ICONS | Shoulders

One does wonder where carp fishing would be without our historically important waters that were once home to some of the most sought after fish in Britain. The rise of specimen carp fishing has certainly inspired many to begin their own adventure and chase their dreams. Fisheries have been created, companies have been born and marriages have ended thanks to the love of the pursuit and the uncertainty of carp fishing itself.

If you have never dedicated all of your spare time chasing once particular fish you may never understand the obsession, dedication and sacrifice required to see that one chosen carp in the album. It is often not an easy ride but the culmination of events that build up to a specific capture creates memories that will last for a lifetime. The 1970s, 1980s and 1990s are a select period in carp fishing that saw a sharp rise in the size of carp being caught and a significant increase in numbers too. While this area of angling was largely deemed a waste of time by the wider population in its infancy, we currently see a worldwide interest in fishing for this favoured species of cyprinid.

Lakes of all shapes and sizes were formed following the completion of gravel extraction in the first half of the 20th century surrounding Heathrow Airport, which was opened for commercial travel in 1946. Lakes that are very much an iconic staple within carp fishing such as Wraysbury, Yeoveney and Longfield to name just a few, would have been stocked with bream, carp, perch, pike and pike and tench in the 1950s and 1960s. Gravel companies began leasing lakes to angling clubs and it didn’t take long at all for these venues to show their true potential.

The first recorded capture of Shoulders was in 1971.

A stocking of approximately 100 carp was introduced into Yeoveney in the 1960s and it was also believed that a Polish individual may have been involved in stocking additional fish into local waters. It is at Yeoveney where the very first documented capture of the iconic Shoulders can be traced back to the hands of John Carver in 1971. Weighing 17lb, this mirror carp was still very much regarded as a specimen fish. Little did anybody know, John included, that this fish would become highly sought in its later life. The journey Shoulders took over the years, combined with its unique characteristics, make it one of the greatest carp of all time.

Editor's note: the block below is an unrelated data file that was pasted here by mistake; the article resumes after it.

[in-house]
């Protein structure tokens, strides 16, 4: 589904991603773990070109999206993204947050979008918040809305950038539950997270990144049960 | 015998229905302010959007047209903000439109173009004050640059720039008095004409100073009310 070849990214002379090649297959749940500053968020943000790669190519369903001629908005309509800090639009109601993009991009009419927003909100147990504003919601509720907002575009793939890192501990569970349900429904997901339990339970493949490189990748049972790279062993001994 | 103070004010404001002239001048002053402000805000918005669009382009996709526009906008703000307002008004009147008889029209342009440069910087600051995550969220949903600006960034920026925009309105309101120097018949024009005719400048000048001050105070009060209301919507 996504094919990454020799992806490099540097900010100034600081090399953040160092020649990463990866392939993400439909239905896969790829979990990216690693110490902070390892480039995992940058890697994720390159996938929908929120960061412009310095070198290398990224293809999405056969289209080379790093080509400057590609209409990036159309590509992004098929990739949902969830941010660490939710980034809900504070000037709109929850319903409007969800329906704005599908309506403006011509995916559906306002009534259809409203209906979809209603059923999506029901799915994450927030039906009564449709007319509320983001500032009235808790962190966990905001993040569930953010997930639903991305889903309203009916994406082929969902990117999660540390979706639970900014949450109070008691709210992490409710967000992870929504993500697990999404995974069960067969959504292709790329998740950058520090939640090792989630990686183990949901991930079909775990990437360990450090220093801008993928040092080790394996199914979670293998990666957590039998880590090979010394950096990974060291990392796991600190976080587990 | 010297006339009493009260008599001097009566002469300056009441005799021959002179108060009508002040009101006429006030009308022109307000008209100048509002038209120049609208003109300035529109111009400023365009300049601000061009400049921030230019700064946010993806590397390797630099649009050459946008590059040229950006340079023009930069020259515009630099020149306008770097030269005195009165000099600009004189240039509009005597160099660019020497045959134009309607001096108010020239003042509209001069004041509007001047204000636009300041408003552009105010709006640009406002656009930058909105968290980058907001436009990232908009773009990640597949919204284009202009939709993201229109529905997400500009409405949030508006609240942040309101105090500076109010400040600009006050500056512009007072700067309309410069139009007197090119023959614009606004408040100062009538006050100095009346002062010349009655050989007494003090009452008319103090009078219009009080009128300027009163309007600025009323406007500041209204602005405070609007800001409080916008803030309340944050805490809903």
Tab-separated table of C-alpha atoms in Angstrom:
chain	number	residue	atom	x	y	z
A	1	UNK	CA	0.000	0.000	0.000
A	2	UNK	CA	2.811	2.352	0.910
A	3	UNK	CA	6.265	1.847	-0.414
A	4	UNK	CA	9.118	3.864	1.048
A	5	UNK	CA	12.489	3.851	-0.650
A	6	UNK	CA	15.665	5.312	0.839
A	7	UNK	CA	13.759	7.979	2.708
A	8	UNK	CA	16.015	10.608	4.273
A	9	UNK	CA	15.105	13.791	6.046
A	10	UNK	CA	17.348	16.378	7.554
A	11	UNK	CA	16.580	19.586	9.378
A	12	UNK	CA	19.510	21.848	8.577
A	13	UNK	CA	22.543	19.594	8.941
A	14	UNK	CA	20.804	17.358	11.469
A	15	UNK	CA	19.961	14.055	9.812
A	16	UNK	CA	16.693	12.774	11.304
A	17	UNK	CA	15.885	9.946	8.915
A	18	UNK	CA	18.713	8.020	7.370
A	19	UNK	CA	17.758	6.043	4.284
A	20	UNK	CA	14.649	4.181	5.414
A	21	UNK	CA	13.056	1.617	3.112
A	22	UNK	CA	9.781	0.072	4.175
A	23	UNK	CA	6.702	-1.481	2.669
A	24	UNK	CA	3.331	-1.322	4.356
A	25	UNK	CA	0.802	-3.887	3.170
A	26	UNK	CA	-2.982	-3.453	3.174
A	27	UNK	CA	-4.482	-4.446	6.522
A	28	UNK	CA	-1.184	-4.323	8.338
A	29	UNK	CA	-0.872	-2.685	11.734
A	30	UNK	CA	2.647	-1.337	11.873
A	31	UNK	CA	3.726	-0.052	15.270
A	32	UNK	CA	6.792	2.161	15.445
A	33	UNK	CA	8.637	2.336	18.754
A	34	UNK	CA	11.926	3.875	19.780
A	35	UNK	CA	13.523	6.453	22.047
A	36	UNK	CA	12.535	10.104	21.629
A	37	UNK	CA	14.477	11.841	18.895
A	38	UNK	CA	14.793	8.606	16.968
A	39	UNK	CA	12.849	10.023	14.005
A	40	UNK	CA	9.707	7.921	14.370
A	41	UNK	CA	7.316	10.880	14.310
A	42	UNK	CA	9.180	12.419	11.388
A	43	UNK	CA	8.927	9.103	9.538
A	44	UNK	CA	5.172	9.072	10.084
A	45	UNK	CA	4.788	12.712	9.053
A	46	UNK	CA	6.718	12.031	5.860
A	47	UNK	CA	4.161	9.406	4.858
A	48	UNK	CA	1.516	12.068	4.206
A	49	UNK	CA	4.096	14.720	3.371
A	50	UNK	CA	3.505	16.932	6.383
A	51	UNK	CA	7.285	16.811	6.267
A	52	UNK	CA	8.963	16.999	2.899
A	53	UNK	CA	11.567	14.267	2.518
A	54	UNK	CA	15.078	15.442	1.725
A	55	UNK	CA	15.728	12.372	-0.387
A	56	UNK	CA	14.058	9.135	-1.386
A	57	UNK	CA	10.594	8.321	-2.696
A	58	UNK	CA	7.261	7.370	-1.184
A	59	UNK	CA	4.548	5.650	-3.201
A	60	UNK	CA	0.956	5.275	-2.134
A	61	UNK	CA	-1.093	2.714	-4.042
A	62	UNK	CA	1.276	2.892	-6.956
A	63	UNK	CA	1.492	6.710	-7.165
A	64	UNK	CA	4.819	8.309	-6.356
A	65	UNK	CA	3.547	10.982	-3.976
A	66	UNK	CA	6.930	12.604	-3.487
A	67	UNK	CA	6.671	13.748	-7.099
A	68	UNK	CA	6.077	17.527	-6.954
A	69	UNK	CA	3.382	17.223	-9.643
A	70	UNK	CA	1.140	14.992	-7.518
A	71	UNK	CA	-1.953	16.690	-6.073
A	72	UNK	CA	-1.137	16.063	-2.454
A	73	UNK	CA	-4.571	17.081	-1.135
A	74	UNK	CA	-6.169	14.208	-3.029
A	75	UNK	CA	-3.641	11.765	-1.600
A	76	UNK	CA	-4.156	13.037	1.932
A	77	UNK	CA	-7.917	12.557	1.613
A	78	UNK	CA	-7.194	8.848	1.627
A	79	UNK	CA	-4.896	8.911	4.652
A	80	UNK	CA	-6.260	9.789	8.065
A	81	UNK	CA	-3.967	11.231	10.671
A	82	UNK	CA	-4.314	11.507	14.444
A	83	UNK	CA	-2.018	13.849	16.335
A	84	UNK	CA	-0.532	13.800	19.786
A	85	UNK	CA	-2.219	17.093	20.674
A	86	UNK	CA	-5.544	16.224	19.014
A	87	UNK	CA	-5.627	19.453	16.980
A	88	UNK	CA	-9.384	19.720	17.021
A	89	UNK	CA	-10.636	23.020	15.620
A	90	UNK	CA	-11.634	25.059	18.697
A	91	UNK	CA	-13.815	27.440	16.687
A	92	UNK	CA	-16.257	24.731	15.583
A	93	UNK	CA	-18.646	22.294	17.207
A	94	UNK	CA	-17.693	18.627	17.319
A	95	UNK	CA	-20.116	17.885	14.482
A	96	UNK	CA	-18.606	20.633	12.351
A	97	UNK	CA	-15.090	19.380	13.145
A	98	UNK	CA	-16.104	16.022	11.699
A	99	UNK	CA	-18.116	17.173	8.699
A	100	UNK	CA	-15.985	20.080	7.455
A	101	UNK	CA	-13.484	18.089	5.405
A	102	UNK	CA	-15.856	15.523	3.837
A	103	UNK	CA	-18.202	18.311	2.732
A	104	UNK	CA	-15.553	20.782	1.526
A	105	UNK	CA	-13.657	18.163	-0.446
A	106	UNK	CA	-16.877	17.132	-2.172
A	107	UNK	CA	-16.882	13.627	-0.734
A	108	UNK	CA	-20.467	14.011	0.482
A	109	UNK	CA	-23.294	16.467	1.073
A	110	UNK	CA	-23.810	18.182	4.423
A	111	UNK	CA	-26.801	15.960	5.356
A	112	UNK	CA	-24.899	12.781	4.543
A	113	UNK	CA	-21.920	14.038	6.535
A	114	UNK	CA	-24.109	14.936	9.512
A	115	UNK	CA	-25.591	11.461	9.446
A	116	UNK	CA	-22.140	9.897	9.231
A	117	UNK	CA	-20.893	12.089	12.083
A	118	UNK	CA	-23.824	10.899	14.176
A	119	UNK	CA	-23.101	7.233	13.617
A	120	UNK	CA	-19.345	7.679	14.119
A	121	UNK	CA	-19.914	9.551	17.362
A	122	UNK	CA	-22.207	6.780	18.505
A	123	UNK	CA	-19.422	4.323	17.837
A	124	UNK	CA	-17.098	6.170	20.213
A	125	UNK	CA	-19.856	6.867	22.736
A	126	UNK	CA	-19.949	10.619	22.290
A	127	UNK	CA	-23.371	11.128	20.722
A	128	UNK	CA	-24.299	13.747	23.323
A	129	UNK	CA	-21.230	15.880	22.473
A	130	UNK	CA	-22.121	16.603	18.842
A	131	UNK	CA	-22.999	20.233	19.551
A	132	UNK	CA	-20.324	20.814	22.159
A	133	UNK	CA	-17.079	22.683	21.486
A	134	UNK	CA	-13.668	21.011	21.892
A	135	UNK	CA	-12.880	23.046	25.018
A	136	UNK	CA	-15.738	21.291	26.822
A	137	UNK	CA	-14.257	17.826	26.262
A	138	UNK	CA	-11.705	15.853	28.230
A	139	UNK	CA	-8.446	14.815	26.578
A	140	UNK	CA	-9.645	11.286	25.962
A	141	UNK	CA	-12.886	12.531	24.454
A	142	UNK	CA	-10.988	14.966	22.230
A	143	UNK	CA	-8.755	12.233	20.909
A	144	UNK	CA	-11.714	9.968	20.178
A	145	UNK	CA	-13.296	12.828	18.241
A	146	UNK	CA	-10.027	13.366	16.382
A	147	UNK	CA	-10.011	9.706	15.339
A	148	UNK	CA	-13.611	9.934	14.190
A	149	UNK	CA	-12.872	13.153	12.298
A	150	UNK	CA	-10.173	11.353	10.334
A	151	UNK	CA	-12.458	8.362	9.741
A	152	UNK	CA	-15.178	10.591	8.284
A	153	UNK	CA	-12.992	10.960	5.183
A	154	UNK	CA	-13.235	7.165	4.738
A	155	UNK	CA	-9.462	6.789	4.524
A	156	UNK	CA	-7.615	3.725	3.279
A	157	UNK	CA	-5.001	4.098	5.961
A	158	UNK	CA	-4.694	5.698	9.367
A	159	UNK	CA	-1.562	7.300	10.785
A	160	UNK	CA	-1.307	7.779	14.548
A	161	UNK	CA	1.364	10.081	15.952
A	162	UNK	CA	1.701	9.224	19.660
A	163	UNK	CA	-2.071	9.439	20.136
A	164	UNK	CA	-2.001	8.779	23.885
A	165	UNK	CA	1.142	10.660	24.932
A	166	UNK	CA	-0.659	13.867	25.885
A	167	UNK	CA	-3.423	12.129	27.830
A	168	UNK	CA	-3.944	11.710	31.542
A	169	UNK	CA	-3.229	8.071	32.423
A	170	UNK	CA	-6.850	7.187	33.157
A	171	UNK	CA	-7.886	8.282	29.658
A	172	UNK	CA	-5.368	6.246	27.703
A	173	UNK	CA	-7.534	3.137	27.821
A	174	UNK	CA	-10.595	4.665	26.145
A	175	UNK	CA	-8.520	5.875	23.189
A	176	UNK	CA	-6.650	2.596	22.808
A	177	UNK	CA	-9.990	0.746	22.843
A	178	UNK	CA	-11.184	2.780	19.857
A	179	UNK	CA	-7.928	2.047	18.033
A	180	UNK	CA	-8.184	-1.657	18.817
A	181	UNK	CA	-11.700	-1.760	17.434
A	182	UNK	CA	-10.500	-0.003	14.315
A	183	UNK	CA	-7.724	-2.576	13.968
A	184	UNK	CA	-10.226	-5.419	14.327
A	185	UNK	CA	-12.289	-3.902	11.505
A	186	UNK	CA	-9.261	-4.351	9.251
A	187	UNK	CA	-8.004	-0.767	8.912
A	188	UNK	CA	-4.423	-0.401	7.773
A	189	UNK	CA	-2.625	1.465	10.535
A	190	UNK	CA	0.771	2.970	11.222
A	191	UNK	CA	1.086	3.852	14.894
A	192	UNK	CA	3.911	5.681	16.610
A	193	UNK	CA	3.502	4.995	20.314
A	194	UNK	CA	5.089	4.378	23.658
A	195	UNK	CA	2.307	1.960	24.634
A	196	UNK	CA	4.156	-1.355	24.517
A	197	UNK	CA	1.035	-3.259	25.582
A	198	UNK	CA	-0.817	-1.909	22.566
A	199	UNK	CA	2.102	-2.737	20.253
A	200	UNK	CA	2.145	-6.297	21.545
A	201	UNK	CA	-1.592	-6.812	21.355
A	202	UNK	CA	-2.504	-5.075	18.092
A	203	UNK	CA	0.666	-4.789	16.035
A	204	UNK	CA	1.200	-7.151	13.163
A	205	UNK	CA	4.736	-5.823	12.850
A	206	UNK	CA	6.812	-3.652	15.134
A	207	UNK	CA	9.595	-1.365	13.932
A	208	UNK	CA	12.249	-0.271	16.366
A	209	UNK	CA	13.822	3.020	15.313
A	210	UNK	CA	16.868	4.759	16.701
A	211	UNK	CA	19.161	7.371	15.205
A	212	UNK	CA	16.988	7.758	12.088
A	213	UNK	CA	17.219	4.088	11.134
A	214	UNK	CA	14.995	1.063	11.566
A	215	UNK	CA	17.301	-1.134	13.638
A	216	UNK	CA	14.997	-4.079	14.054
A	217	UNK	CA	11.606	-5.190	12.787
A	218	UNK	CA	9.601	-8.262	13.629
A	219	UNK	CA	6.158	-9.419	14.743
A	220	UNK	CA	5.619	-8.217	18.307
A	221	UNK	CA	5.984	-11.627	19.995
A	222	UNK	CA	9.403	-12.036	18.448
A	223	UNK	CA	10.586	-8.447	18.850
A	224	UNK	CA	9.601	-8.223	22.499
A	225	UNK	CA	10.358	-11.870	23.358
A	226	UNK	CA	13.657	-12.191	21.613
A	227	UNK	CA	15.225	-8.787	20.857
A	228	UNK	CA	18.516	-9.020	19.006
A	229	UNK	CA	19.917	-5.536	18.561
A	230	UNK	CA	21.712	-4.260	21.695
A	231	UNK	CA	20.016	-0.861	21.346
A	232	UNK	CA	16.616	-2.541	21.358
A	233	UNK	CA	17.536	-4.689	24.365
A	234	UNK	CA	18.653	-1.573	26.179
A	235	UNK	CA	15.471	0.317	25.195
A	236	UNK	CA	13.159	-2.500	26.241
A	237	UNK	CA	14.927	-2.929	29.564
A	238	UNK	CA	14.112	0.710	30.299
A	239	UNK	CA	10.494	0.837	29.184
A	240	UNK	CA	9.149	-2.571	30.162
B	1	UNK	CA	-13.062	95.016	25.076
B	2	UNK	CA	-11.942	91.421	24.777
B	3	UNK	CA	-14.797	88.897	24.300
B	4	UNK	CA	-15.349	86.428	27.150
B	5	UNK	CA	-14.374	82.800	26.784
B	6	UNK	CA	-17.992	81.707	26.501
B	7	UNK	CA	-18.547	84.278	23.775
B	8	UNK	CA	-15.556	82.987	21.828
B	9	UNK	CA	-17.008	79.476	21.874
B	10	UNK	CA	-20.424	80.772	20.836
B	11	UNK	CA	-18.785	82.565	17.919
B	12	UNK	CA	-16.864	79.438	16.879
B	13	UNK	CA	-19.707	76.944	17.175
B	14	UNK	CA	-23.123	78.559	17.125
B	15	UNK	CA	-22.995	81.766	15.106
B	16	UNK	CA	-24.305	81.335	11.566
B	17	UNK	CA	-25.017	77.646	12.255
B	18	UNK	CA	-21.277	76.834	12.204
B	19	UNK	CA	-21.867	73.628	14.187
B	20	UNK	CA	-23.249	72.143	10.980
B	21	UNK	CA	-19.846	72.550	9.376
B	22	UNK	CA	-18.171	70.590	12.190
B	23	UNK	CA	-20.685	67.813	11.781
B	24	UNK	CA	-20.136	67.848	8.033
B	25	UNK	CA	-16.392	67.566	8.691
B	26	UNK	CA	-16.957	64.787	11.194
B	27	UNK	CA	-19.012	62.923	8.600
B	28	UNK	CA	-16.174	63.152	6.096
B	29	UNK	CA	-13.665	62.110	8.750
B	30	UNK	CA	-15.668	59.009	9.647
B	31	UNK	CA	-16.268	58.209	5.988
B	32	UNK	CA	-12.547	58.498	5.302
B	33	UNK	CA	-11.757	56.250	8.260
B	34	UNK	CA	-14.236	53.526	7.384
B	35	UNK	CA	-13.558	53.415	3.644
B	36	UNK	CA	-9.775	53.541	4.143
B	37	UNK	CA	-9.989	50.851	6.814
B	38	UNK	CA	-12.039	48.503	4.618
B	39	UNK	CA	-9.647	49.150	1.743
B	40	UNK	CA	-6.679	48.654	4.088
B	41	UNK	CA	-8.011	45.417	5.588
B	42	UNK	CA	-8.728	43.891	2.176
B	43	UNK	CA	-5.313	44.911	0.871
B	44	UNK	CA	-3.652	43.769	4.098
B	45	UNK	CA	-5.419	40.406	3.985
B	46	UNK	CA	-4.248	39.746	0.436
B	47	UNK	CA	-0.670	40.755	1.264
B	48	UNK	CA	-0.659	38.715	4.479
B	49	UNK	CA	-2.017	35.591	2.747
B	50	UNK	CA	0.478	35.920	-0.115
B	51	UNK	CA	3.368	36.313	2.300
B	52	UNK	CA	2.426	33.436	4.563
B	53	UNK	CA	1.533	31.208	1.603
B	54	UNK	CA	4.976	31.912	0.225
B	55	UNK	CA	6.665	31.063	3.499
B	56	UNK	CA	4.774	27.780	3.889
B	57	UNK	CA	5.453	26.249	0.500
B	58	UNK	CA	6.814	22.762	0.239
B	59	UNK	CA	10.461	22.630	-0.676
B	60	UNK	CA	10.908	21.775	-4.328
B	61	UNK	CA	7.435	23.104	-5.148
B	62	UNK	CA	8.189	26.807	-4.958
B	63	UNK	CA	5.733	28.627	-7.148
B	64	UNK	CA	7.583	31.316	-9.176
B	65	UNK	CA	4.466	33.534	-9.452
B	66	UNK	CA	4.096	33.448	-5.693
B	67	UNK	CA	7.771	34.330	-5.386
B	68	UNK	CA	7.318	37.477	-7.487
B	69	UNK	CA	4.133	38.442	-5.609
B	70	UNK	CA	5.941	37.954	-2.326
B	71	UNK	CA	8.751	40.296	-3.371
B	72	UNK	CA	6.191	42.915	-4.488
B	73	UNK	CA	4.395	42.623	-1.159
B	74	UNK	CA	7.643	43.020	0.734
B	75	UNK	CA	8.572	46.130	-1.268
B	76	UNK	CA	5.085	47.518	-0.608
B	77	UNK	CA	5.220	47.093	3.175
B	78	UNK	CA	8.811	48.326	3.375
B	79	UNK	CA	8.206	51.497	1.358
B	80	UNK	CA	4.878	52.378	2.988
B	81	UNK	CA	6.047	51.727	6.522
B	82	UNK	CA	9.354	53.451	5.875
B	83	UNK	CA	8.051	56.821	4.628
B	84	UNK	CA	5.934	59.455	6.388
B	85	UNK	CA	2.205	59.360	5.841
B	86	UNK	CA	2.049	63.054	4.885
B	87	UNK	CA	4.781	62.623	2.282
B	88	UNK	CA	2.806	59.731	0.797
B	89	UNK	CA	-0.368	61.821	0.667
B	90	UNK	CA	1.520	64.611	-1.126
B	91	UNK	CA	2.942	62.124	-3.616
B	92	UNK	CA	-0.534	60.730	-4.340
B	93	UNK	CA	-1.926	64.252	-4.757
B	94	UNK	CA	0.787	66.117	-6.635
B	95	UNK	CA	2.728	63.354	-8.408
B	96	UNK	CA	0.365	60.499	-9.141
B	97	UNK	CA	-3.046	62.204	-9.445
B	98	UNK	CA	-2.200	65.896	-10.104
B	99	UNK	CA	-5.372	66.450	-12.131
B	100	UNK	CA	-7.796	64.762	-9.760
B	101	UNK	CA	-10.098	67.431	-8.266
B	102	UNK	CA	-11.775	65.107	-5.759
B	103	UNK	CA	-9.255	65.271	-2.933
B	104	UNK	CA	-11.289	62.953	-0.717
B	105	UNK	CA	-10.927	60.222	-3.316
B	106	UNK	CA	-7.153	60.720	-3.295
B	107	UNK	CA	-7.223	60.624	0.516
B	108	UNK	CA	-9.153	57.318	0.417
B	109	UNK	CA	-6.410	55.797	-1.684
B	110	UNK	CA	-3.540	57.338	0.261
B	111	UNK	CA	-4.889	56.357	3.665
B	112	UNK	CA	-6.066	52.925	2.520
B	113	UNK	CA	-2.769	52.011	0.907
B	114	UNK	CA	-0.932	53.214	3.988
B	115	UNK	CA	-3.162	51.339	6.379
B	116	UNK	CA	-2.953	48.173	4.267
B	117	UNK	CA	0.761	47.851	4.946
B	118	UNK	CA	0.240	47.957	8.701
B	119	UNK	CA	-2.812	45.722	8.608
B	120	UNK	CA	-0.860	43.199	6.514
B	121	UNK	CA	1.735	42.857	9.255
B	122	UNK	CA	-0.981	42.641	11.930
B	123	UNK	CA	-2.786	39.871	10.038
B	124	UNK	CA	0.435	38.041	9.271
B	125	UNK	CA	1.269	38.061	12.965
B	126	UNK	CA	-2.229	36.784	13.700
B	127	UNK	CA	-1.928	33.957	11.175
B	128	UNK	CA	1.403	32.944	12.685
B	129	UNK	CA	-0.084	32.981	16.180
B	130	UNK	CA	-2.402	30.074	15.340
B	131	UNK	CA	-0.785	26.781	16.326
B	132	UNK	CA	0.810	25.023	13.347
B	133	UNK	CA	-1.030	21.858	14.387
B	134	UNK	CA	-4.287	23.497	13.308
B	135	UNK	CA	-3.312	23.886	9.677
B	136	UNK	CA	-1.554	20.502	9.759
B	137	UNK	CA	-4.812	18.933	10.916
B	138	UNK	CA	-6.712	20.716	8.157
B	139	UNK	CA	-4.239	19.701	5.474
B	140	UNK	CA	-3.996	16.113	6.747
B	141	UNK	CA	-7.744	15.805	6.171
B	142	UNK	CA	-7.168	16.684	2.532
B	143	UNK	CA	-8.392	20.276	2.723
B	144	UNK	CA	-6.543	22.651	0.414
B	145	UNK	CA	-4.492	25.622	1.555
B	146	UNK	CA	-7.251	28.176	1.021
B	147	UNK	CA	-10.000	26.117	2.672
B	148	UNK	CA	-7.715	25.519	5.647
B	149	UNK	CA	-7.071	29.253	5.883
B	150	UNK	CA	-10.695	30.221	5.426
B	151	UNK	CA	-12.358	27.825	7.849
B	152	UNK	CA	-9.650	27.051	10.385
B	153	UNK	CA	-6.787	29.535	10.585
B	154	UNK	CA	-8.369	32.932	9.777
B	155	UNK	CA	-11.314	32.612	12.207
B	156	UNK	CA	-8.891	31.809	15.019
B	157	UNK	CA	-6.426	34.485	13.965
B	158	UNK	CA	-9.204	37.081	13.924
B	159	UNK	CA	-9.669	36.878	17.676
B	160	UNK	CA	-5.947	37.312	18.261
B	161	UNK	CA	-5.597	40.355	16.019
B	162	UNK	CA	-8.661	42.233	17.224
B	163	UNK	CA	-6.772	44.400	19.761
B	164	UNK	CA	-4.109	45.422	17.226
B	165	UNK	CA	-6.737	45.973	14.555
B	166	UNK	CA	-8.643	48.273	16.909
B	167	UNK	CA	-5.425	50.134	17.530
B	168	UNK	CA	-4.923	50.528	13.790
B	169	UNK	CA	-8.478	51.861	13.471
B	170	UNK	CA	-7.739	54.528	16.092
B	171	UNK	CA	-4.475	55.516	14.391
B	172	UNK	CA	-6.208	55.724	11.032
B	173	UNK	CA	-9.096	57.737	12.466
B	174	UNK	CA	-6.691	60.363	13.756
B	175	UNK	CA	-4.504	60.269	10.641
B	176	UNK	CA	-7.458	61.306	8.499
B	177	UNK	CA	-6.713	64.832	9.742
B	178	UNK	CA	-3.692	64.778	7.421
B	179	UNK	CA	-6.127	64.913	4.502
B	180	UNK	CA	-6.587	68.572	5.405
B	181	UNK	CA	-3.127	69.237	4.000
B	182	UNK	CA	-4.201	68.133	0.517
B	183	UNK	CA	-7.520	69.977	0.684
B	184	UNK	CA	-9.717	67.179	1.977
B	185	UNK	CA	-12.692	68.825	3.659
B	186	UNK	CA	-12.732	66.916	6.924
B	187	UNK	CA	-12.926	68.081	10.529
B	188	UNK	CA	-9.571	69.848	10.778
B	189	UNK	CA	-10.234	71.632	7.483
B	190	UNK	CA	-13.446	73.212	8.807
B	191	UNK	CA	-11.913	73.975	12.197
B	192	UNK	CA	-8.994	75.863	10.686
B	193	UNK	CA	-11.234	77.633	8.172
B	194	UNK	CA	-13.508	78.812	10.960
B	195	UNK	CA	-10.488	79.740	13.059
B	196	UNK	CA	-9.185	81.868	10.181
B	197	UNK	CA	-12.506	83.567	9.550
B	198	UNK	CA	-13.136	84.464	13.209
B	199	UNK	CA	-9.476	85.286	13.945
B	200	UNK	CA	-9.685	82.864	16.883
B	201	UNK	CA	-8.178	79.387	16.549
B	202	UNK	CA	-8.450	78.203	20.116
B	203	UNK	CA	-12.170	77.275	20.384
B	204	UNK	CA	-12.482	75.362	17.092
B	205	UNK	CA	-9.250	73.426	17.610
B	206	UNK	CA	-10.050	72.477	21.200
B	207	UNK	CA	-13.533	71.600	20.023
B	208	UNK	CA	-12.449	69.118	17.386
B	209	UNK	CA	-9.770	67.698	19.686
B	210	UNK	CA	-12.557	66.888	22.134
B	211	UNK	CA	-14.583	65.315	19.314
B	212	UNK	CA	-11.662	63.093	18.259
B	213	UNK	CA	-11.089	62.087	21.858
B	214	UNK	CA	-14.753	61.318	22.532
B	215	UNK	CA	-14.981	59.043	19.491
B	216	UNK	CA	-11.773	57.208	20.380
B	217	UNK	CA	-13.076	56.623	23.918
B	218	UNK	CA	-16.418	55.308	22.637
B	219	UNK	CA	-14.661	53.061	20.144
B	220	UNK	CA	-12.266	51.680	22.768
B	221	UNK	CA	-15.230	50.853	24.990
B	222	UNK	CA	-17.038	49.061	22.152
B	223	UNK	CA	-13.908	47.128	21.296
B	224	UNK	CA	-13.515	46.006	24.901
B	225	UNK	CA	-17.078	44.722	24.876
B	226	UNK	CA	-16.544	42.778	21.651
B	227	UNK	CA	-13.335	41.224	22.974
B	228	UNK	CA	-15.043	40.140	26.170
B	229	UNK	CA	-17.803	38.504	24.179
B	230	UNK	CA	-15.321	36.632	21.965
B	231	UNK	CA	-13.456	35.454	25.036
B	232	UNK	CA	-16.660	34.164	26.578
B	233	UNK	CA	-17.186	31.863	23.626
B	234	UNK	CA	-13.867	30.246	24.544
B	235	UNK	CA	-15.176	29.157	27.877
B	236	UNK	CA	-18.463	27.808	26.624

Although it is not known how long the great fish inhabited Yeoveney, Shoulders, along with the current residents of the lake were to be removed in 1979 to make way for development of the M25. The remains of the lake can now be found separated by Junction 13. Once the news had reached the ears of many, it was the efforts of the anglers that saw the resident fish being moved into both Longfield and Wraysbury. The process was not an easy one as there were very few involved and those who were had poor equipment to use. Without this operation however, the future of British carp fishing would have been very different indeed and fortunately for us all it was a resounding success.

Kenny Hodder was another who banked the great fish from Yeoveney.

Another notable carp that lived in Yeoveney was a fish called the Parrot, which followed the same journey as Shoulders into the next millennium. The Parrot was originally transferred from a local water known as Moor Lane and into Yeoveney, where Colin Claydon was the first known capture of this fish in the early 1960s.

Being such robust creatures, many of the fish that were moved survived and continued to flourish in their new homes. Only the following year after being introduced into Longfield, one of the former Yeoveney fish became Longfield’s first 40lb carp. Colin Swaden was the captor and it was believed to also be the first carp in Britain landed on the newly invented hair rig. Longfield already had an established stock of carp before the Yeoveney inductees had arrived but the additions were certainly welcome as at times Longfield could be an extremely testing venue. Sometimes for months at a time bobbins would sit motionless and even accomplished anglers such as Ritchie McDonald found the going tough initially. Although in 1981 Ritchie had a bumper year and caught several large Longfield fish breaking 30lb, including the lake’s biggest and on this occasion the scales raced to 38lb 14oz. Among his season’s worth of catches was Shoulders weighing 26lb, which was 9lb up from its 1971 Yeoveney capture. In the mid 1980s several Longfield carp were lost to a fish kill, including the lake record mirror.